What we now know as Schubert’s Ninth was the thirty-one-year-old composer’s last completed symphony—he was working on a 10th at the time of his death—and his symphonic magnum opus, although the work sadly suffered a fate similar to many of the composer’s earlier symphonies. In October of 1826, Schubert presented a fully scored version of the symphony to the Gesellschaft der Musikfreunde, The Society for the Friends of Music, one of Vienna’s most prestigious musical organizations. The Society gave the work a private run-through but ultimately deemed it too long and difficult to fund a public performance. And that is more or less where the story of “The Great” C Major Symphony ended, at least during the composer’s lifetime, for Schubert lacked sufficient funds to pay for a performance of his grand symphony himself and died two years later.
A decade or so after, composer Robert Schumann paid a visit to Schubert’s brother, Ferdinand, in Vienna, where he was shown a pile of the late composer’s manuscripts. “The riches that lay piled up there made me tremble with pleasure. Where to begin, where to stop?” Schumann would write. Among the sheaves of music was the manuscript of the C Major Symphony and Schumann persuaded Ferdinand to send the score to composer and conductor Felix Mendelssohn, arguably the most influential conductor of his day. Still, despite Mendelssohn’s push, the work was slow to gain traction. It was performed in Vienna for the first time in 1839, but only with the first two movements, and when Mendelssohn took it to Paris and London, the musicians simply refused to play it.
Arguably it was the work’s magisterial length that proved the greatest hurdle, a quality Schumann himself referred to as its “heavenly lengths.” The slow introduction contributes to the score’s overall breadth, yet the Andante, which uncoils across seventy-seven bars, contains the materials with which Schubert will develop his Allegro proper. Take note of the dotted rhythm heard in the work’s second bar, for this rhythm will gradually become the focus. These note values will become compressed at the close of the introduction, giving the impression of a quickening tempo, until the Allegro ma non troppo (“fast but not too fast”) is reached and its rocking theme established. Following a clipped secondary theme delivered by the winds, Schubert introduces yet another theme presented by the trombones, contributing to this sonata form’s expanded length. Scoring for trombone is but one indication that the symphony as a genre had now entered the Romantic era. Schubert’s use of them here, not for power or color but to present the theme (and to do so within a piano dynamic) is noteworthy.
The initial character of the A minor Andante con moto is that of a subdued march, set in motion by the strings quiet introduction, before the oboe pipes the movement’s main theme invoking sounds of the Austrian countryside. But the idyllic opening evaporates when the entire orchestra explodes with the dotted, martial rhythm that will dominate much of what follows. After recalling the gentle opening strains, Schubert pivots completely. Warm French horns set up a new, romantic character which Schumann described as “descending from another world” and the strings offer up an expansive theme. The return of the opening material proves to be no mere recapitulation, however, for Schubert ups the game with a stunning new series of ideas and decorations, including glorious cello writing, terrifying passages in the lower brass, and martial trumpet calls. Schubert’s seemingly inexhaustible ideas seem to tumble out effortlessly in this sublime, modified sonata-form movement.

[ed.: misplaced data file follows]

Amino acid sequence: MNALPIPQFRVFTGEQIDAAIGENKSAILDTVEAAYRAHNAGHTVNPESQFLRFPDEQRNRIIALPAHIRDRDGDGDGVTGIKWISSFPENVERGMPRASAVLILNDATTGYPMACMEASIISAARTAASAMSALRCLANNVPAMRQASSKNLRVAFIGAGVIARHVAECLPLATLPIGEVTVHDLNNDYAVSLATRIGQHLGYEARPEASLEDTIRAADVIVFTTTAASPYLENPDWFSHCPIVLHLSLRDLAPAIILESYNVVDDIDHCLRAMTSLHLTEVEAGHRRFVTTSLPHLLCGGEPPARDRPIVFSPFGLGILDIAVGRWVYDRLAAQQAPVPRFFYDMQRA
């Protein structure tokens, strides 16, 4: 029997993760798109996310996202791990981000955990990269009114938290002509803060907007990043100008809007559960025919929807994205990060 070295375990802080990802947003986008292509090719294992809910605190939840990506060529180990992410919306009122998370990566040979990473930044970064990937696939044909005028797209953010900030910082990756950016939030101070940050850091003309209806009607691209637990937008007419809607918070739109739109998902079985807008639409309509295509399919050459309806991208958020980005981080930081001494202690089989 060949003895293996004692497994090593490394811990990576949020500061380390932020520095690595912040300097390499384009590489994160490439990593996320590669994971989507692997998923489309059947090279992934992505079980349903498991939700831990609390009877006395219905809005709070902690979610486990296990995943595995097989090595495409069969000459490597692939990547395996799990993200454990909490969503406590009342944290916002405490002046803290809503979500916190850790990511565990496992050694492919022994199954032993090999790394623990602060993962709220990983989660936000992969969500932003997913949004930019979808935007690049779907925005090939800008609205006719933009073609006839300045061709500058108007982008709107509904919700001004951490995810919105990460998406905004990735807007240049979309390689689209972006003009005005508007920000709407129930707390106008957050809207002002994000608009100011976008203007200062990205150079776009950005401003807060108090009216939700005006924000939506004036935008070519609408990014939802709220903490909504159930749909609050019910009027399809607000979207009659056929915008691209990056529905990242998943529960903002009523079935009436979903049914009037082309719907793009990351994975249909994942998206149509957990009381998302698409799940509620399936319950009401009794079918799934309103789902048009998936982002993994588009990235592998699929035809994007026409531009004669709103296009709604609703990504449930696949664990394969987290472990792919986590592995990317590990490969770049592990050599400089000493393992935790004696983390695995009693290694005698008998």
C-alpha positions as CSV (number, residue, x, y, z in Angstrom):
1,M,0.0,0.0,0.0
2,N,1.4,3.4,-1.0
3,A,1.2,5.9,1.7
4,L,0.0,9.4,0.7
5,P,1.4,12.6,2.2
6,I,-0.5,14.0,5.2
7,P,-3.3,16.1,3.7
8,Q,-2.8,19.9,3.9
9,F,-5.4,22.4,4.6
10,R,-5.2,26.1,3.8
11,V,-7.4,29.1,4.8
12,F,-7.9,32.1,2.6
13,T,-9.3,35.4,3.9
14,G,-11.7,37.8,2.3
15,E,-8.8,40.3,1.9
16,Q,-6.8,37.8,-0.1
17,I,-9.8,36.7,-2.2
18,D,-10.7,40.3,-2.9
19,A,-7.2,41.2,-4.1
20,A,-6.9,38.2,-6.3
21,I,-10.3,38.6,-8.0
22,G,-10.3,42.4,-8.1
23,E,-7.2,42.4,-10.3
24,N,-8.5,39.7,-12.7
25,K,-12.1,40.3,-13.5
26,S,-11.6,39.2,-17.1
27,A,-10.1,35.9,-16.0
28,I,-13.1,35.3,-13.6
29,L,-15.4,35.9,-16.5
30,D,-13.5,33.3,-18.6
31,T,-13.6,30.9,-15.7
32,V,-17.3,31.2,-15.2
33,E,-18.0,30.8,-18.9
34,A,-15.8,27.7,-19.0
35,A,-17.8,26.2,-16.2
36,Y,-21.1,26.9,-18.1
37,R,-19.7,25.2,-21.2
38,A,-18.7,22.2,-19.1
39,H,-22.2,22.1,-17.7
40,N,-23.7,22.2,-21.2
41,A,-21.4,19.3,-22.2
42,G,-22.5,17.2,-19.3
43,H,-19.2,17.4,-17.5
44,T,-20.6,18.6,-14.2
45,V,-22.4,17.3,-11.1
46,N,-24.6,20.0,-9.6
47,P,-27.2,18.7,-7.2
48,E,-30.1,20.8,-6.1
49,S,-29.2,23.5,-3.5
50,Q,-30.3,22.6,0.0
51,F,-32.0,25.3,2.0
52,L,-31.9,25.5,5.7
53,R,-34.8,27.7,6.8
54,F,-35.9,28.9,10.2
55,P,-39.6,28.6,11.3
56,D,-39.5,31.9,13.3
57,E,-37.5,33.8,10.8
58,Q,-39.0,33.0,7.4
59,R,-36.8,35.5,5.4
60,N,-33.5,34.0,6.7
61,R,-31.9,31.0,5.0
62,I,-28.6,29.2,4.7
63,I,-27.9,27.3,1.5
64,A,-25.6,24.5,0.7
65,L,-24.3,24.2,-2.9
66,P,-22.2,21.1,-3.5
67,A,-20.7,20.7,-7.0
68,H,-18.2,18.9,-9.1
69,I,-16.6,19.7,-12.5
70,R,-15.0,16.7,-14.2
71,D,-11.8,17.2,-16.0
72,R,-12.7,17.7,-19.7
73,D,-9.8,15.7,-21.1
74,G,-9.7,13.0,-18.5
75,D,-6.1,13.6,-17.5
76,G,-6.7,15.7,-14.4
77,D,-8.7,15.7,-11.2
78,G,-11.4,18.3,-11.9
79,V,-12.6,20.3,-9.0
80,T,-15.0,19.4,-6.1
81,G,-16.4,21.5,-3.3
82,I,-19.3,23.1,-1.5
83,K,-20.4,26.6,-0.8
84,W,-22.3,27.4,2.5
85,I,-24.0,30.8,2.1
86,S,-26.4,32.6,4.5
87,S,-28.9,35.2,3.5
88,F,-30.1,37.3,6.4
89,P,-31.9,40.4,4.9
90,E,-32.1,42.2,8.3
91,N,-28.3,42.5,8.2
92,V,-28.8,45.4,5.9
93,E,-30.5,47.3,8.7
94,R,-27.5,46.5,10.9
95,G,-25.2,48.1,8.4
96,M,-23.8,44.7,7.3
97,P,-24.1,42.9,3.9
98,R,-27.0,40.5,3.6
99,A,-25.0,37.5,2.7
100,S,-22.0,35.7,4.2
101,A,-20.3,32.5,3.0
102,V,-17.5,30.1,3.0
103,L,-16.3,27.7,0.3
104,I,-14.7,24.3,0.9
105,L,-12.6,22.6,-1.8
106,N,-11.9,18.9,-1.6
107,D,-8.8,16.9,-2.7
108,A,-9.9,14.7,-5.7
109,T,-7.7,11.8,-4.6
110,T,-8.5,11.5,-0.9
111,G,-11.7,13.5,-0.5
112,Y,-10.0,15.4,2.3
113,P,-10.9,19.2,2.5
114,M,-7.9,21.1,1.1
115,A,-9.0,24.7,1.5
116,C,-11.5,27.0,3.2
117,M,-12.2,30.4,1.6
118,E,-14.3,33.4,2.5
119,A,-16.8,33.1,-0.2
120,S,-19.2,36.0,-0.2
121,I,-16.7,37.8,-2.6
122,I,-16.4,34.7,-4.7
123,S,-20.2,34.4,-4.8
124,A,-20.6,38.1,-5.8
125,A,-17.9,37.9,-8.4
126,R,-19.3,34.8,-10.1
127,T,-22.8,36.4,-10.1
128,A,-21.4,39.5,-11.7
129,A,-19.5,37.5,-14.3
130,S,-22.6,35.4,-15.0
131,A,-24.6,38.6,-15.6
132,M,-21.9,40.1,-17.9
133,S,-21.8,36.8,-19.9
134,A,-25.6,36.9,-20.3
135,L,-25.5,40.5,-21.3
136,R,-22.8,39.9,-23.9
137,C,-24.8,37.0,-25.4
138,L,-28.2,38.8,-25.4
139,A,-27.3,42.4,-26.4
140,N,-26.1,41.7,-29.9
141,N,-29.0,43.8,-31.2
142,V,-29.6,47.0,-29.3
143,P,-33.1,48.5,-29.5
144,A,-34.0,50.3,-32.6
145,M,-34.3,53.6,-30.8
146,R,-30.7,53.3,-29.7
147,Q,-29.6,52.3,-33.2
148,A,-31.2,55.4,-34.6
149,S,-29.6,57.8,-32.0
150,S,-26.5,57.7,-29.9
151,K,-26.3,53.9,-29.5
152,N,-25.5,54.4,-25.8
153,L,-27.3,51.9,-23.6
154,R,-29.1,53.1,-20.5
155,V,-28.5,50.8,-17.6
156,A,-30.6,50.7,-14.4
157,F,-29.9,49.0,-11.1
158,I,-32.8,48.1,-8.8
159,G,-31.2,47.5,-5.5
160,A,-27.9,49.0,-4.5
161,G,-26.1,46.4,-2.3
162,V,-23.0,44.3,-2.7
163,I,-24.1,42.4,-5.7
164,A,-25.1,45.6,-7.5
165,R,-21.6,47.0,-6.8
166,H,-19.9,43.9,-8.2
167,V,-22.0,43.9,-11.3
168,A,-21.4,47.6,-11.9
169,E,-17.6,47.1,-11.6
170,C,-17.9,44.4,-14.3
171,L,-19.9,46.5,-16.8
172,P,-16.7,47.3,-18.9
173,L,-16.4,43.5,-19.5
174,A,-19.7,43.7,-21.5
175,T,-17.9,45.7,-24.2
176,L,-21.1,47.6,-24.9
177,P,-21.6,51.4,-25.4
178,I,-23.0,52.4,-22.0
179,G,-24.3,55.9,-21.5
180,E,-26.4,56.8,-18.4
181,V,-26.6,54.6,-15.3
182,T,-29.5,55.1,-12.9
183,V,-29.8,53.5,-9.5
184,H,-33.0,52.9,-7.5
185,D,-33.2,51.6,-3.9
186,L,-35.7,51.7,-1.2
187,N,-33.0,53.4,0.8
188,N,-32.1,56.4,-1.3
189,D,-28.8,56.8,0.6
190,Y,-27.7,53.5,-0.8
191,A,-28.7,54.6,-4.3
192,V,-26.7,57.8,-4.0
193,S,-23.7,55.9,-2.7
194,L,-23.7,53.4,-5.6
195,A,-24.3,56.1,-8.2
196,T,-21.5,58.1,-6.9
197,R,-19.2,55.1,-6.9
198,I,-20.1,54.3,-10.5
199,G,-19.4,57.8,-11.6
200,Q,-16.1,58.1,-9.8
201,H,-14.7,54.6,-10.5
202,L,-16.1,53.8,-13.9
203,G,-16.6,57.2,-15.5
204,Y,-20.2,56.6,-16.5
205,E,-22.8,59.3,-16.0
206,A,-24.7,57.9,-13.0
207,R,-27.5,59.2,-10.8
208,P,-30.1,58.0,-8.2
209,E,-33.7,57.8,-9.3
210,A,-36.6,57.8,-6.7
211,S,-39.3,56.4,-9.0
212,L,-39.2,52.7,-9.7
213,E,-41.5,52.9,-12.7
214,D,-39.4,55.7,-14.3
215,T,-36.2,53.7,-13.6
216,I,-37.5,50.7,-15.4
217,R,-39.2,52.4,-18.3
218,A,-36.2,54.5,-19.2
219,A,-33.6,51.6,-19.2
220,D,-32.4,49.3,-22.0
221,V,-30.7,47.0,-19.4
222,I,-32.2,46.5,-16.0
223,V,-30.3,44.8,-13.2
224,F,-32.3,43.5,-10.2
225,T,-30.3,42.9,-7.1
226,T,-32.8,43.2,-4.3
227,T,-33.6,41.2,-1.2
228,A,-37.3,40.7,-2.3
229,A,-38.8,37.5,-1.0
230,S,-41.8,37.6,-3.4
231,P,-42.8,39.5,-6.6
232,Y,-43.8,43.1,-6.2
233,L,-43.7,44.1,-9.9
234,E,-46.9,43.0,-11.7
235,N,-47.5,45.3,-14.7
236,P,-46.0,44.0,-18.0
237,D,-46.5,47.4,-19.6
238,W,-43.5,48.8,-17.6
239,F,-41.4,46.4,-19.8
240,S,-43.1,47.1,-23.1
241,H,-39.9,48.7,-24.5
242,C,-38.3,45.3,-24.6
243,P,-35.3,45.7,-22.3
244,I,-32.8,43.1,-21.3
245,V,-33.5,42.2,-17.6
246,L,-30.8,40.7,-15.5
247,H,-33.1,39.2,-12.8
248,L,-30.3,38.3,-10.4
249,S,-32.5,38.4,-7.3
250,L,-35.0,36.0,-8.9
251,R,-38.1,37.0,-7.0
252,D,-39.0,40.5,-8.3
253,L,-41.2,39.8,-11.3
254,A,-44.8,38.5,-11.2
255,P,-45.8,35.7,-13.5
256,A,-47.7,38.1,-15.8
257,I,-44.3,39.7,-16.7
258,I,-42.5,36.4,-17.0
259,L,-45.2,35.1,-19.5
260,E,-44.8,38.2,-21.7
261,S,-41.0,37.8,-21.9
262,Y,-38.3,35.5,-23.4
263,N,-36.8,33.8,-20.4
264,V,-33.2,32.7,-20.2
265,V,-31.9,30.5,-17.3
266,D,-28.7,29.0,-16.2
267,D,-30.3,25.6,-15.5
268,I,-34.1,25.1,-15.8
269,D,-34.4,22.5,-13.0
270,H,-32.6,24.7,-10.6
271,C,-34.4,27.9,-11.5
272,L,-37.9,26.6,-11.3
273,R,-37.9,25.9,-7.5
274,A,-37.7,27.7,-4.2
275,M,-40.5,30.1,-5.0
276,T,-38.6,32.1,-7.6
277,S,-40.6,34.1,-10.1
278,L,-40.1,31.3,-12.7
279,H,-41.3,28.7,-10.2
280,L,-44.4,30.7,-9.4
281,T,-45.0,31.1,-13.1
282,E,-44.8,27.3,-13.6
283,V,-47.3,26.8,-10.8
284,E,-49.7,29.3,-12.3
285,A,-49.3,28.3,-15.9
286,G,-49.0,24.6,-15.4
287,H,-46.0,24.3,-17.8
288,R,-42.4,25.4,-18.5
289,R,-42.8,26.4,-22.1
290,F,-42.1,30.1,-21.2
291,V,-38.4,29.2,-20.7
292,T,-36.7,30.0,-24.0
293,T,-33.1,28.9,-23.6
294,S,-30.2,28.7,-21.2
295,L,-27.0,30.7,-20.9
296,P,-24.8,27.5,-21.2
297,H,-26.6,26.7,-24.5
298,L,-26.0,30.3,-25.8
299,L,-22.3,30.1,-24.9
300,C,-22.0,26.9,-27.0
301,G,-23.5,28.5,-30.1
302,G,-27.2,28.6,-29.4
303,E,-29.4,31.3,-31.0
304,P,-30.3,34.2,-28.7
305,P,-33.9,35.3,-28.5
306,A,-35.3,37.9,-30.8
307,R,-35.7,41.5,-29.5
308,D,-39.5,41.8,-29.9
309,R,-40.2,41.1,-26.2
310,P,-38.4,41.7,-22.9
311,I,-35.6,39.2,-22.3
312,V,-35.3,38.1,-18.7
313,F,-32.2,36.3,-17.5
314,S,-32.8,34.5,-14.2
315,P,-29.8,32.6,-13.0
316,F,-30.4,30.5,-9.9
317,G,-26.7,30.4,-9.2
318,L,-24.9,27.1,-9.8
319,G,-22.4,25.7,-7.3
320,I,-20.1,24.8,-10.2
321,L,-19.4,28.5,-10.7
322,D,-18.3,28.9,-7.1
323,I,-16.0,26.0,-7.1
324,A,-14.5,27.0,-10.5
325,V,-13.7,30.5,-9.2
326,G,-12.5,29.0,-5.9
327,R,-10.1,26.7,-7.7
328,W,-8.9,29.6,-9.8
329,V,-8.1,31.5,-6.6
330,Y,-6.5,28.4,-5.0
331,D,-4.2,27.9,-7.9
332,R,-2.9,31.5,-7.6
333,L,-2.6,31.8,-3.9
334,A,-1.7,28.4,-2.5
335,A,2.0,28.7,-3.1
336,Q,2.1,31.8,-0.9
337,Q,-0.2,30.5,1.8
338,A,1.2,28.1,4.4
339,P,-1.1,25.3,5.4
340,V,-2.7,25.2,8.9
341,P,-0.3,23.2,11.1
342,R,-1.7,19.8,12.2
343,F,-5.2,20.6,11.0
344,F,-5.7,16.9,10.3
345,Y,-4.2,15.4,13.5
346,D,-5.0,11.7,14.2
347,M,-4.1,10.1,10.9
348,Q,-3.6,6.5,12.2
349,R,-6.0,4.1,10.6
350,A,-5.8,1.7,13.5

The strings open the C Major Scherzo with a muscular theme, from which Schubert spins forth a folksy dance in the winds and a lovely, string-dominated waltz. This material is brilliantly developed with offbeat jabs and peppered with a dash of counterpoint for good measure. A series of repeated chords in the horns and winds announce the contrasting A Major trio, a warm, rich and noble theme presented in parts by the entire orchestra that again draws on the opening dotted rhythm.
The relentless Allegro vivace finale features no less than six ideas built almost entirely on this jagged rhythm. The galloping, incessant accompaniment requires tremendous energy of the players which may have proven a deterrent to the work’s early performances, but the excitement generated pays great dividends. The movement includes an extended development and a majestic coda featuring a striking series of unexpected modulations and intense, Beethovenian outbursts. The thrilling final bars crown this colossal work with a glorious finish.
Time, of course, always has the final say, and despite its frustrated beginnings, “The Great”—a moniker attached to the work to differentiate it from Schubert’s earlier, and far more modest C major Symphony—has since become a beloved staple of the concert repertoire. No doubt we can all relate to Schumann’s appreciation of its inherent qualities: “Deep down in this work there lies more than mere song, more than mere joy and sorrow, as already expressed in music in a hundred other instances. It transports us to a world where I cannot recall ever having been before.”
© Marc Moskovitz